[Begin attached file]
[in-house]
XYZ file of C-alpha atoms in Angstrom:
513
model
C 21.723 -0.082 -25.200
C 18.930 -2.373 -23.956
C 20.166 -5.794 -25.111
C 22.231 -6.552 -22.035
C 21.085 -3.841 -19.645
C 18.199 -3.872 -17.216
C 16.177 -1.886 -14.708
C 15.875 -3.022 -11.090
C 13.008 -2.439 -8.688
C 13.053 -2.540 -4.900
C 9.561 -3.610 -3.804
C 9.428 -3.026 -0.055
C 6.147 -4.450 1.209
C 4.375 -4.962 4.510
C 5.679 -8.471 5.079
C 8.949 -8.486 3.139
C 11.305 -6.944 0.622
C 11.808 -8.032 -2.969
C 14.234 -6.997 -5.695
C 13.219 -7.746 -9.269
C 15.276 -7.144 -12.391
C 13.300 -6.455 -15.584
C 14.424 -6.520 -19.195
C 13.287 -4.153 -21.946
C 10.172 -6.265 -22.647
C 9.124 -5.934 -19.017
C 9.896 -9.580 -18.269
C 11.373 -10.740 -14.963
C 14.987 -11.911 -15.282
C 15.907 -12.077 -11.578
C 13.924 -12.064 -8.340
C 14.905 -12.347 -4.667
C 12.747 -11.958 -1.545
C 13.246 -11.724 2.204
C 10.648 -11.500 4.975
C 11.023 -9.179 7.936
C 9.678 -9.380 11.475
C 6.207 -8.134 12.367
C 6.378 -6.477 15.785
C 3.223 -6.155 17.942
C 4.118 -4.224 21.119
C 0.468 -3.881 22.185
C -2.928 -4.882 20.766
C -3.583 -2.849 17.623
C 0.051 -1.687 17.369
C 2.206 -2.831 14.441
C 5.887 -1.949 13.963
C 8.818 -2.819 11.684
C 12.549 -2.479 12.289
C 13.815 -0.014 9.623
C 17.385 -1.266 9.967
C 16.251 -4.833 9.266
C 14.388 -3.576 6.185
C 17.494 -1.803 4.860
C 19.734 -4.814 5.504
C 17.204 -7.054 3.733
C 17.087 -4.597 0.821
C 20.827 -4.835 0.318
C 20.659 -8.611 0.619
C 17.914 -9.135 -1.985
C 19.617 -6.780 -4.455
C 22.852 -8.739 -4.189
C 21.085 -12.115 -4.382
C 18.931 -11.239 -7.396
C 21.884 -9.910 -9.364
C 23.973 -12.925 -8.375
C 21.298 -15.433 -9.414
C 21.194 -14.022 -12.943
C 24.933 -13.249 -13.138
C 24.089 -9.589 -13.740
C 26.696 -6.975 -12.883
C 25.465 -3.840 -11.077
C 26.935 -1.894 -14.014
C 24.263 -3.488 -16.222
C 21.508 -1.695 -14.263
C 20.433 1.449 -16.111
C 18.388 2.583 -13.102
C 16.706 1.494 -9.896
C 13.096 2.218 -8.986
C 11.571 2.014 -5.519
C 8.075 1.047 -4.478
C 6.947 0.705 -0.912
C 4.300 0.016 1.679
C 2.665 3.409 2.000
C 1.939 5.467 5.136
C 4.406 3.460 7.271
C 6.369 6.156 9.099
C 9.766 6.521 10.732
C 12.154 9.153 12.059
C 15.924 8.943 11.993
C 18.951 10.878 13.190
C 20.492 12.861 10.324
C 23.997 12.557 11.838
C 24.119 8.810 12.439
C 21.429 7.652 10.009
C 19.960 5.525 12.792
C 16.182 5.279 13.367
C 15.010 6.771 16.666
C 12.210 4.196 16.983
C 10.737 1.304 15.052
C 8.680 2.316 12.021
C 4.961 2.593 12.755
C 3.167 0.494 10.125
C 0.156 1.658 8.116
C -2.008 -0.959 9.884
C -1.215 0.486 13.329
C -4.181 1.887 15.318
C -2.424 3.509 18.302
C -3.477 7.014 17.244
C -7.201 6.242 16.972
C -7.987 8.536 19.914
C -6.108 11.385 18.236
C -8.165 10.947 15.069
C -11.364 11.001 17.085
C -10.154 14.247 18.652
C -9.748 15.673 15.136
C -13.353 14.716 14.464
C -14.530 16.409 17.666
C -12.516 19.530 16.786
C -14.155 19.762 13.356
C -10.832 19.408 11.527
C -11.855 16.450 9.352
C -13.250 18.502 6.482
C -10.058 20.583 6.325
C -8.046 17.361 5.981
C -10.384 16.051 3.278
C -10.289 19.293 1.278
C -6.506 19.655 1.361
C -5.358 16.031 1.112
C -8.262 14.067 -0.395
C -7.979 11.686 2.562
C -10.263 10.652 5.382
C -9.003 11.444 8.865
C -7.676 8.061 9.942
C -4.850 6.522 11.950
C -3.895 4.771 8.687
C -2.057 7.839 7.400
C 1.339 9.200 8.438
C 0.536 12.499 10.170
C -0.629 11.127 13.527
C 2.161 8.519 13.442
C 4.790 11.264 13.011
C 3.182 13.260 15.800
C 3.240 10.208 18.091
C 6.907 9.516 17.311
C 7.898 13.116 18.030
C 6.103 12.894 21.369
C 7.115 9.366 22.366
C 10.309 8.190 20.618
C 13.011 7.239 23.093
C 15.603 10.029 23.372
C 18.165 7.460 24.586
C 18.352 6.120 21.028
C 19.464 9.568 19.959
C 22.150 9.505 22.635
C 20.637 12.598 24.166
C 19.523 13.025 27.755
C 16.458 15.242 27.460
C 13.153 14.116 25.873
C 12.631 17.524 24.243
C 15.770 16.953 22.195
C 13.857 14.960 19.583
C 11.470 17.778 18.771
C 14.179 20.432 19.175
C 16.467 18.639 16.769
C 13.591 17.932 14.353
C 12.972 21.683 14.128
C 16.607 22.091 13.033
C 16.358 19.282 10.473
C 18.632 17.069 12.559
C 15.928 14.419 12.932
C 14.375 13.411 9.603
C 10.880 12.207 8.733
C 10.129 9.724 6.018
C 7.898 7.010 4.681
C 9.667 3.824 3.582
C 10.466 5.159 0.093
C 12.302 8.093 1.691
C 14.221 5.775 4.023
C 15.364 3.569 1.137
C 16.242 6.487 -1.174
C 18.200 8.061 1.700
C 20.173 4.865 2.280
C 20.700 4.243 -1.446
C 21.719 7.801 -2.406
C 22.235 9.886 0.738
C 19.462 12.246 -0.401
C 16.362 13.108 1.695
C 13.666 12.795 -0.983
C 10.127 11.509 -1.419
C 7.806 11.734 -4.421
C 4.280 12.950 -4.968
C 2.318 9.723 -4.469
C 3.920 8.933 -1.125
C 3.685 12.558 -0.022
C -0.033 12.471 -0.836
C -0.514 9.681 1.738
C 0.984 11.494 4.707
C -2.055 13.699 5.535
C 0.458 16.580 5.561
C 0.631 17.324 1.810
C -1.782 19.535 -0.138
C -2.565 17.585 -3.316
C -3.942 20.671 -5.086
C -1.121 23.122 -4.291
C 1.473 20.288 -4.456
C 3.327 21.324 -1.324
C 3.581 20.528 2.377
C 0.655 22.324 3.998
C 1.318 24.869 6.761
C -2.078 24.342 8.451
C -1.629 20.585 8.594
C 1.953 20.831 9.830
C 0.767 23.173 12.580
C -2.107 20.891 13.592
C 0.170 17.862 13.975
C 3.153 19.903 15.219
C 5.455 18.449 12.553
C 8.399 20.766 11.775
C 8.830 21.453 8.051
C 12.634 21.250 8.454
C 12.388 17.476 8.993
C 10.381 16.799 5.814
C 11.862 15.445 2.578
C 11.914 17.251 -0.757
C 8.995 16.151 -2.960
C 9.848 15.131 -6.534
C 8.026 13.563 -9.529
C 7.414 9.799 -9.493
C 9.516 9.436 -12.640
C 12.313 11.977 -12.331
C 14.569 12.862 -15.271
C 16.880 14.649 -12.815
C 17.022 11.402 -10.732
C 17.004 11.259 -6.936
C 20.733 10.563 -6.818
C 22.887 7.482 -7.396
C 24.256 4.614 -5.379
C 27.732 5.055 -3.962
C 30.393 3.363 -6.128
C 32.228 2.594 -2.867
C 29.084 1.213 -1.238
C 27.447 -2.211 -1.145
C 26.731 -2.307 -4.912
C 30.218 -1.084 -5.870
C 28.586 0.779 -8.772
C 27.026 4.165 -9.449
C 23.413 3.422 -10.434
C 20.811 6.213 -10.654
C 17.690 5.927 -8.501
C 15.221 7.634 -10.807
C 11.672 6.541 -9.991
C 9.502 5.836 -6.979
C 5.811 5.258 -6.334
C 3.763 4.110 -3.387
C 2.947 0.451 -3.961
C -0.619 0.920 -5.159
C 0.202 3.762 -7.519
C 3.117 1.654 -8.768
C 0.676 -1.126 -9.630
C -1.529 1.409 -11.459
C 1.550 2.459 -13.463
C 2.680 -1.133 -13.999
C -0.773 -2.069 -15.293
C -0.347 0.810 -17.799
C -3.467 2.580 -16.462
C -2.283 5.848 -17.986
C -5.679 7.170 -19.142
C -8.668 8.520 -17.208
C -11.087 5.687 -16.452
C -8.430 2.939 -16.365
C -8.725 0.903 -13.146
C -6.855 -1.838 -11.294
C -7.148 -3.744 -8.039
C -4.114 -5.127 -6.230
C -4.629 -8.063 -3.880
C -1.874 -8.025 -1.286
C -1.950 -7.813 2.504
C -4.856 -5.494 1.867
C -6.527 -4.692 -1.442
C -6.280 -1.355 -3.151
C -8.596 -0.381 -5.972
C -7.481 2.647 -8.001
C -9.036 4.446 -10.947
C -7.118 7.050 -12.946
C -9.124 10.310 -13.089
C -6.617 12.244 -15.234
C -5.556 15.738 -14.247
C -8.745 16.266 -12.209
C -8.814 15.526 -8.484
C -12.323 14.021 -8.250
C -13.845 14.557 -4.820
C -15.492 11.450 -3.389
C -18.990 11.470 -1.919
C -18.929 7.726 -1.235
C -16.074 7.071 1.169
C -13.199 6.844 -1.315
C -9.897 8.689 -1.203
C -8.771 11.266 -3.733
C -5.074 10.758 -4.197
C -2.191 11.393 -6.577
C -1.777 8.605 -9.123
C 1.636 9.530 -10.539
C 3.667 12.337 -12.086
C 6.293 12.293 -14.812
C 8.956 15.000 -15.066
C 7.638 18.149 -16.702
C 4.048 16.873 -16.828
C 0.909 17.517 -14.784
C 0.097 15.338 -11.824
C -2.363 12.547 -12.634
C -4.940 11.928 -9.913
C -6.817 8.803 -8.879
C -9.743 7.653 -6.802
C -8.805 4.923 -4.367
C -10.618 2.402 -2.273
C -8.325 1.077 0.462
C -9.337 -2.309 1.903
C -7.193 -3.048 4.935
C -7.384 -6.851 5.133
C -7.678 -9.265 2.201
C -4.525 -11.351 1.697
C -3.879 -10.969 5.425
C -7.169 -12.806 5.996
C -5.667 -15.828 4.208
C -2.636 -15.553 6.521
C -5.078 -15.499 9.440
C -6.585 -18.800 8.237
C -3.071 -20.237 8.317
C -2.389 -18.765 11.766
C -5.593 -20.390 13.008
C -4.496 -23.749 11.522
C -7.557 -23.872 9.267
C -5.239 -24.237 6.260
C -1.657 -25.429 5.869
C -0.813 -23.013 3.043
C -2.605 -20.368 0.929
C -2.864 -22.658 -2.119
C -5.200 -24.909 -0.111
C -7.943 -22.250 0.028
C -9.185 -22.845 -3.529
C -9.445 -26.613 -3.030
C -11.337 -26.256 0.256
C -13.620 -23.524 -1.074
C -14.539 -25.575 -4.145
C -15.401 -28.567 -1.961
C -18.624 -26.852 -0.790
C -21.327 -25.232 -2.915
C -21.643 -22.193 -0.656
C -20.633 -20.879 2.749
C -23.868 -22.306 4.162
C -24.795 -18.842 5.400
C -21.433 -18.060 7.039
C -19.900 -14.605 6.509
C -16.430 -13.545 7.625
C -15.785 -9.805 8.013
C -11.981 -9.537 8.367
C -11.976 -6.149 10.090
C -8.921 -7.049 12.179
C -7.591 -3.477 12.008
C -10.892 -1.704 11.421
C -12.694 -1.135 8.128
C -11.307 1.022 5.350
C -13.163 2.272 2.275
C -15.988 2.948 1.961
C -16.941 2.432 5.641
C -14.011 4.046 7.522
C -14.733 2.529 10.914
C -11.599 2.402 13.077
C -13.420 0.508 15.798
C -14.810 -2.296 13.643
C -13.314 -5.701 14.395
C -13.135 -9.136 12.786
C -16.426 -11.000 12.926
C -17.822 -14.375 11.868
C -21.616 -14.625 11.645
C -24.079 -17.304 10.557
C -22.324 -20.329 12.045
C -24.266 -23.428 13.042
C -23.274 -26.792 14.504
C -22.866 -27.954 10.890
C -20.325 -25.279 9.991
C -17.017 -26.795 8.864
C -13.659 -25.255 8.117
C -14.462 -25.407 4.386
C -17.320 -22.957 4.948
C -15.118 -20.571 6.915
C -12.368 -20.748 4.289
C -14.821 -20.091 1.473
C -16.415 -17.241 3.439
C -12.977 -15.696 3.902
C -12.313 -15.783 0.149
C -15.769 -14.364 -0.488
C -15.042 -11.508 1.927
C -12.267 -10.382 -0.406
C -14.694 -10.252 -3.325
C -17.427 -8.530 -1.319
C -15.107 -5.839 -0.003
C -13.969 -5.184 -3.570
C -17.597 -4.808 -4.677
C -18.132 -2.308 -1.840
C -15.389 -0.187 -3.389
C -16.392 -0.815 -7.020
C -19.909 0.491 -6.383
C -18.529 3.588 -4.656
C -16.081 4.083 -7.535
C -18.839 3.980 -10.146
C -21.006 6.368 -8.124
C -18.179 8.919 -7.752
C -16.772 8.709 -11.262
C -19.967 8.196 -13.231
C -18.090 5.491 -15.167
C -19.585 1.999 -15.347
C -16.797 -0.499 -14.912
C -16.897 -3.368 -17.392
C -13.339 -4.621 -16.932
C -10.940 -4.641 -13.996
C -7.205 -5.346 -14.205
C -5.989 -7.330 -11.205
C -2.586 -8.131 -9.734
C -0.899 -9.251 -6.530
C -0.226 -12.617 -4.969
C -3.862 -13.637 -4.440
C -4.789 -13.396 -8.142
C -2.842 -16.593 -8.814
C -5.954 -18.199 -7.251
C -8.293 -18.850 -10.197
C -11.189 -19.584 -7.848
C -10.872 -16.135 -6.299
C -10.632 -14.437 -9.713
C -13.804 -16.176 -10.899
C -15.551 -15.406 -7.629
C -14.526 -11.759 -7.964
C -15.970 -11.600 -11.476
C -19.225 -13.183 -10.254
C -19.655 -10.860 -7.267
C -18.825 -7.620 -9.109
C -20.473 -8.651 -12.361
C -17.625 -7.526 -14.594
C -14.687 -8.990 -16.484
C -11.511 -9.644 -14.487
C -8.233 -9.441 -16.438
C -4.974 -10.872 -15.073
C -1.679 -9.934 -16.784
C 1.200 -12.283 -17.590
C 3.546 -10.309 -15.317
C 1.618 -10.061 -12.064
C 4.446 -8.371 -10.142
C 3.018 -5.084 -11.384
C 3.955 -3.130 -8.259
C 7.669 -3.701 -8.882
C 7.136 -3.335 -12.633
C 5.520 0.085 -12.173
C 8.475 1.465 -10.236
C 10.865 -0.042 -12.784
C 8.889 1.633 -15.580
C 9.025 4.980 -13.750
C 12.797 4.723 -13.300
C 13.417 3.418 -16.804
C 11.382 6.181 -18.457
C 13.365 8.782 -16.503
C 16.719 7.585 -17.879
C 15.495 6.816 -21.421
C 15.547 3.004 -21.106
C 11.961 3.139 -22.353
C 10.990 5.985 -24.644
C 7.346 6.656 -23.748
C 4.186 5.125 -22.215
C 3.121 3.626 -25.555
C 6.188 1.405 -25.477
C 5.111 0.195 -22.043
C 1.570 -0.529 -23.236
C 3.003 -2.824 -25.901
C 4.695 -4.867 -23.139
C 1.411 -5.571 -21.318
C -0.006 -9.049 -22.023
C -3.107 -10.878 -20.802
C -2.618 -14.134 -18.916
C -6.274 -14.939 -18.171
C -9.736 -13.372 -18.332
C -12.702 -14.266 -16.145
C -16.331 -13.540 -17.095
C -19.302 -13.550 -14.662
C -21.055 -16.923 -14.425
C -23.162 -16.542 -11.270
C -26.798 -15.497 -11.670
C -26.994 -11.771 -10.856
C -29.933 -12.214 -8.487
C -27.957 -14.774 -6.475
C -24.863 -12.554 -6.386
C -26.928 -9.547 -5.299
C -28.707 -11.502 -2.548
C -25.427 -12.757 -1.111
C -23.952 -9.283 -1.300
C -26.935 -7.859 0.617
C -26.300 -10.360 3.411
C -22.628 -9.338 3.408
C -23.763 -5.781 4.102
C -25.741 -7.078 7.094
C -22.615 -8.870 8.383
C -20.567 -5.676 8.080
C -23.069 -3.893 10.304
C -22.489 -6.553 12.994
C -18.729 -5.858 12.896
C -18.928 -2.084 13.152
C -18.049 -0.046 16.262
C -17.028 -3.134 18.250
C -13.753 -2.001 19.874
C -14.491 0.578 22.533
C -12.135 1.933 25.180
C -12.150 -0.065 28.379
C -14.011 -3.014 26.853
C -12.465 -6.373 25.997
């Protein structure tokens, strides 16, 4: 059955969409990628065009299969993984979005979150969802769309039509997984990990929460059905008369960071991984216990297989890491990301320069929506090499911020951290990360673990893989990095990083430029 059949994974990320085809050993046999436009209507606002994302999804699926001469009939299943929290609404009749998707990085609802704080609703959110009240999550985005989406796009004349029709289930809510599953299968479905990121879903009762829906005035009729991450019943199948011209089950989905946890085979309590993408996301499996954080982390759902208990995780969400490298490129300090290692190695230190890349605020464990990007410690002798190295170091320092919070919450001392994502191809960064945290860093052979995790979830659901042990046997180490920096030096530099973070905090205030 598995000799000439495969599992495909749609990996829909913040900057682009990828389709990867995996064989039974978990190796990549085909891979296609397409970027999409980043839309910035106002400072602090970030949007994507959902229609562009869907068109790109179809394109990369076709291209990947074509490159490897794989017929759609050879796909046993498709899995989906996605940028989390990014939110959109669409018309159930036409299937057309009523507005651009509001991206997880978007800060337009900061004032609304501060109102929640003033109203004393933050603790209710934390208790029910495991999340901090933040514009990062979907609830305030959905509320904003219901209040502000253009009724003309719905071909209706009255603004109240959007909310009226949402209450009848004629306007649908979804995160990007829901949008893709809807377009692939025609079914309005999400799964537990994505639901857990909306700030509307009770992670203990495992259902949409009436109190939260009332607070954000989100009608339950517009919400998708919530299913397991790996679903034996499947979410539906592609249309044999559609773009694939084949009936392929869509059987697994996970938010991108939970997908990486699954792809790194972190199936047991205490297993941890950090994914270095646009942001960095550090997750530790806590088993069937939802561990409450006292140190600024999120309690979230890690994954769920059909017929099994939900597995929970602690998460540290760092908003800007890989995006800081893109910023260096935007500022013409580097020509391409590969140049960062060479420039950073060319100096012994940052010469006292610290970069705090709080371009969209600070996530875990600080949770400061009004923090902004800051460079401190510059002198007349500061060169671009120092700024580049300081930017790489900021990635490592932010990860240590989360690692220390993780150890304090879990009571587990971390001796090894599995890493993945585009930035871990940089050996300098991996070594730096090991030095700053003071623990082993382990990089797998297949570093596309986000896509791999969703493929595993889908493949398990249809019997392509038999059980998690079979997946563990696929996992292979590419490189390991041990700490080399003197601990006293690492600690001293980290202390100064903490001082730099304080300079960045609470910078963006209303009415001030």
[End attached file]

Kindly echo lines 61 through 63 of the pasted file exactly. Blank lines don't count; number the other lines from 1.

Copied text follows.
C 17.087 -4.597 0.821
C 20.827 -4.835 0.318
C 20.659 -8.611 0.619